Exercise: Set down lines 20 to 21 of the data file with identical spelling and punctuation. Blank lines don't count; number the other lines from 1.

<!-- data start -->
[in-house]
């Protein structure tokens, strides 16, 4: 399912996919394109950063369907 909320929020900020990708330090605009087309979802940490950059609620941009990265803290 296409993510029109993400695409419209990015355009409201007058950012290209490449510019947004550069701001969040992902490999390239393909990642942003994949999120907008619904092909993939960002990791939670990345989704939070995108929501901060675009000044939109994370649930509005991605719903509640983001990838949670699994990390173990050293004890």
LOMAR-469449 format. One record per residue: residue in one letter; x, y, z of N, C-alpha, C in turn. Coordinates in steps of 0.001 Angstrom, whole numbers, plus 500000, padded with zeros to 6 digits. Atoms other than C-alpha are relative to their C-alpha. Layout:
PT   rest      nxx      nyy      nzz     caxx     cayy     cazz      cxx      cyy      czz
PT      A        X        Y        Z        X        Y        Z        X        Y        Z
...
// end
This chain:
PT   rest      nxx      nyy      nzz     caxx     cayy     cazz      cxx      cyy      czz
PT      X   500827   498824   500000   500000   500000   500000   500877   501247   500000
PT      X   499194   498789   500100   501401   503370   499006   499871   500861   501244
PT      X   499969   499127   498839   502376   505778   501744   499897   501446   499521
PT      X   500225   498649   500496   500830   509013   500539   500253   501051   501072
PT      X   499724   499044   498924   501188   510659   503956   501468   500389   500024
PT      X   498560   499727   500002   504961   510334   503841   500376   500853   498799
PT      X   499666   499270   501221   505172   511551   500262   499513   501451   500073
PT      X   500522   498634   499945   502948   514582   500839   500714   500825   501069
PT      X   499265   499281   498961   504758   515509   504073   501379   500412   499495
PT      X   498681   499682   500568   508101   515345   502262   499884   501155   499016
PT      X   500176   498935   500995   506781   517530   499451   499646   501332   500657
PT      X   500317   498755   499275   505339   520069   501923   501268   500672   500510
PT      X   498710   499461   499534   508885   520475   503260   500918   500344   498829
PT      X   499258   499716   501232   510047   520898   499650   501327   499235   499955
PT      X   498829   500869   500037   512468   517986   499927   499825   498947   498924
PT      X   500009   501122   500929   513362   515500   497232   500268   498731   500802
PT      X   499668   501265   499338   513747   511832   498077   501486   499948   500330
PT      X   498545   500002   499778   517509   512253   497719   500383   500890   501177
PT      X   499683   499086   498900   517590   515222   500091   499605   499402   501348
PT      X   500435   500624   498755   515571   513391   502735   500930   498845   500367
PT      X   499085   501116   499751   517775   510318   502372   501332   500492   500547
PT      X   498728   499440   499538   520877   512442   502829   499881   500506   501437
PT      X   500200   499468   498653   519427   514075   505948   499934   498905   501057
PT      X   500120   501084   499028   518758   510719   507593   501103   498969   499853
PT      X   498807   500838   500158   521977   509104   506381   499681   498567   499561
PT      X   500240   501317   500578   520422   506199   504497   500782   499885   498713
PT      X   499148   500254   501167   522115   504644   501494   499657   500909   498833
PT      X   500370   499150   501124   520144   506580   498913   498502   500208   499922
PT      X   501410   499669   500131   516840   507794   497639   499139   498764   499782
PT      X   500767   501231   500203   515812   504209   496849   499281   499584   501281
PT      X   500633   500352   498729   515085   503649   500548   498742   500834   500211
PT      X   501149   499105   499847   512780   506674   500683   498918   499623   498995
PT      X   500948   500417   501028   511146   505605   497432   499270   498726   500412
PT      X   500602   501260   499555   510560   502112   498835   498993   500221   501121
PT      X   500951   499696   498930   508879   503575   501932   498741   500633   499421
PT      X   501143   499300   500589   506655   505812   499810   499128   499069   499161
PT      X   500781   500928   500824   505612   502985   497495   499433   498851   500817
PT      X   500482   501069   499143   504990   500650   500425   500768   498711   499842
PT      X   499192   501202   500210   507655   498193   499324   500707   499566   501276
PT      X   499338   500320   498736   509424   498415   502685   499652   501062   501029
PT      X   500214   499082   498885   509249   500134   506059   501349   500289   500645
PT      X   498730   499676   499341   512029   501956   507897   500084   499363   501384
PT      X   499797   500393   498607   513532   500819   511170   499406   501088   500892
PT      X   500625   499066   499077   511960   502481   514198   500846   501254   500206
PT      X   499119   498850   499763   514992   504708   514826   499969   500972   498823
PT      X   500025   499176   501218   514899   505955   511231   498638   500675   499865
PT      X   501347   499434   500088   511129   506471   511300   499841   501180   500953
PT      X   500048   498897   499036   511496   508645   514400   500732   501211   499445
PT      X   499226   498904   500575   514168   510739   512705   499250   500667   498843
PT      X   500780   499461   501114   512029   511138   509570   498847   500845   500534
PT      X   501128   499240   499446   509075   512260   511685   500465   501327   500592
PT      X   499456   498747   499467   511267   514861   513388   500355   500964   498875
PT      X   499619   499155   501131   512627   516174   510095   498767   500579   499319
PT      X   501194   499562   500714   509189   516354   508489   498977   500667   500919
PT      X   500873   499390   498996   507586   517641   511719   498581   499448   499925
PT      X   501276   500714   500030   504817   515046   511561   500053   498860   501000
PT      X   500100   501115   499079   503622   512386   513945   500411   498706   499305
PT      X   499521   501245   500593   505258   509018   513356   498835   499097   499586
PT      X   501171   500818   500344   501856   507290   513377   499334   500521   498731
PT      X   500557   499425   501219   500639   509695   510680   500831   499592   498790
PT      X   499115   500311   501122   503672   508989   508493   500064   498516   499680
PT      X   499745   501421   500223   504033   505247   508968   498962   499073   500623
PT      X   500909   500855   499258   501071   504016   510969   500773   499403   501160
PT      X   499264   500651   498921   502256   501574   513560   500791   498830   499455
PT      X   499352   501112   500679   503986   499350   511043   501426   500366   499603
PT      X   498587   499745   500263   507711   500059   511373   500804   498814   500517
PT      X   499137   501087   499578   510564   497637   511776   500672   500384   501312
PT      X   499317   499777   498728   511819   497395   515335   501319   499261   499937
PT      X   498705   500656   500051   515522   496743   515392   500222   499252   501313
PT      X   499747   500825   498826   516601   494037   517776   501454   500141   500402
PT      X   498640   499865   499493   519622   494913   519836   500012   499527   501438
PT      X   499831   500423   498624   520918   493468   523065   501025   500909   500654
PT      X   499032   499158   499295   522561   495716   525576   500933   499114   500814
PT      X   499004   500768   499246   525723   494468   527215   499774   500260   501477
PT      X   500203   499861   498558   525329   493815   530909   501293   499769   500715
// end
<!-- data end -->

PT      X   500176   498935   500995   506781   517530   499451   499646   501332   500657
PT      X   500317   498755   499275   505339   520069   501923   501268   500672   500510